So for all of my CML brothers and sister, there is at least one bonus to having cancer! Don’t be afraid to play the leukemia card at Disneyland!

Thank you Karen and thank you Disneyland! 

Thursday, December 1, 2011

Cipro vs Leukemia

Oddly enough, dealing with leukemia has been less painful than dealing with the side effects that I suffered after taking only 4 doses of an antibiotic, Cipro. The pain in my muscles, joints and tendons was excruciating for the first three months and lingered, in an extremely painful state for an additional eleven months.

I often wonder if I had found the products offered by LGMedSupply, if my pain might have become manageable. They offer products that can be used in your home, such as the TENS Unit, Muscle Stimulators and the LG-TEC Dual Combo TENS Unit and Muscle Stimulator combo unit. Their products are designed to aid in pain relief and to stimulate your muscles, thus creating better muscle tome along with muscle pain rehabilitation.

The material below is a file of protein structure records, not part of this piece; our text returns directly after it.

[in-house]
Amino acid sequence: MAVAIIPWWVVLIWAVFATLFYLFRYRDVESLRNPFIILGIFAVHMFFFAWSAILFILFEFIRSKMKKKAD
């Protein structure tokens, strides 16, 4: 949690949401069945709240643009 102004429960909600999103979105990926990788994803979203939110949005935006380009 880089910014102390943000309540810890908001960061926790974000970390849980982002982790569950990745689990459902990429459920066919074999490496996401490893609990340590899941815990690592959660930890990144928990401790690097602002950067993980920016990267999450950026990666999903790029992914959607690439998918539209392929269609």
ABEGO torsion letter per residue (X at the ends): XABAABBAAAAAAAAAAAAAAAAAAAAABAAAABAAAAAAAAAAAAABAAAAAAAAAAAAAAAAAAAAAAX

Cipro destroyed the collagen in the balls of my feet, creating a bone to floor contact. My joints were swollen and my tendons felt as though they would burst if they were used. They recovery was long and painful, and I am still not 100%, I still wonder if I would benefit from LGMeSupply’s Pain Relief Products which are used by thousands of patients worldwide. All of their items and in-stock and you can view additional information at their online customer blog.

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Thursday, November 24, 2011

The Dreaded Philadelphia Chromosome

Until recently I had never heard the term “Philadelphia chromosome.” It wasn't until I was diagnosed with chronic myelogenous leukemia, earlier this year, that it became a part of my vocabulary; it has now taken temporary control of my life. This condition is not something that I was born with or something that I can, or will pass down to my children. It is not contagious; so you needn't run when you see me coming or wear garlic around your neck. It is my understanding that CML is just kind of a fluke. Lucky me!